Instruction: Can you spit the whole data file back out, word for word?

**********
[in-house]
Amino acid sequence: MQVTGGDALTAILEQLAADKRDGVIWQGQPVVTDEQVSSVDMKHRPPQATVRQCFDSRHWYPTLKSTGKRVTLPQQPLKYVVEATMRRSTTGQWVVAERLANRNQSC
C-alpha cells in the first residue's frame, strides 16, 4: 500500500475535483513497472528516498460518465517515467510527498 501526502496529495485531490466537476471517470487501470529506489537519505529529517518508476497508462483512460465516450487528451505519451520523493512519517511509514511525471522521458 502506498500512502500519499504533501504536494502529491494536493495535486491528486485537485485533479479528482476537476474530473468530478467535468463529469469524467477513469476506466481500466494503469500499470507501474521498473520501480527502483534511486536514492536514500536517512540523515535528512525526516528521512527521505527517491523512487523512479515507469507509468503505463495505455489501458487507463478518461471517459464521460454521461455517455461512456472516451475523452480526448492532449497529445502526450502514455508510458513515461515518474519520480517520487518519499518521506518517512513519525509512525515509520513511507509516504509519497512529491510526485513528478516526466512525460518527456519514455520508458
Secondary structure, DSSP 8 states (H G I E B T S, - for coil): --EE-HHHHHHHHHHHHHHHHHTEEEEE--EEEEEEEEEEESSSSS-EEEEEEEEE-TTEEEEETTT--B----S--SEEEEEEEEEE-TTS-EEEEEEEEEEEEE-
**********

[in-house]
Amino acid sequence: MQVTGGDALTAILEQLAADKRDGVIWQGQPVVTDEQVSSVDMKHRPPQATVRQCFDSRHWYPTLKSTGKRVTLPQQPLKYVVEATMRRSTTGQWVVAERLANRNQSC
C-alpha cells in the first residue's frame, strides 16, 4: 500500500475535483513497472528516498460518465517515467510527498 501526502496529495485531490466537476471517470487501470529506489537519505529529517518508476497508462483512460465516450487528451505519451520523493512519517511509514511525471522521458 502506498500512502500519499504533501504536494502529491494536493495535486491528486485537485485533479479528482476537476474530473468530478467535468463529469469524467477513469476506466481500466494503469500499470507501474521498473520501480527502483534511486536514492536514500536517512540523515535528512525526516528521512527521505527517491523512487523512479515507469507509468503505463495505455489501458487507463478518461471517459464521460454521461455517455461512456472516451475523452480526448492532449497529445502526450502514455508510458513515461515518474519520480517520487518519499518521506518517512513519525509512525515509520513511507509516504509519497512529491510526485513528478516526466512525460518527456519514455520508458
Secondary structure, DSSP 8 states (H G I E B T S, - for coil): --EE-HHHHHHHHHHHHHHHHHTEEEEE--EEEEEEEEEEESSSSS-EEEEEEEEE-TTEEEEETTT--B----S--SEEEEEEEEEE-TTS-EEEEEEEEEEEEE-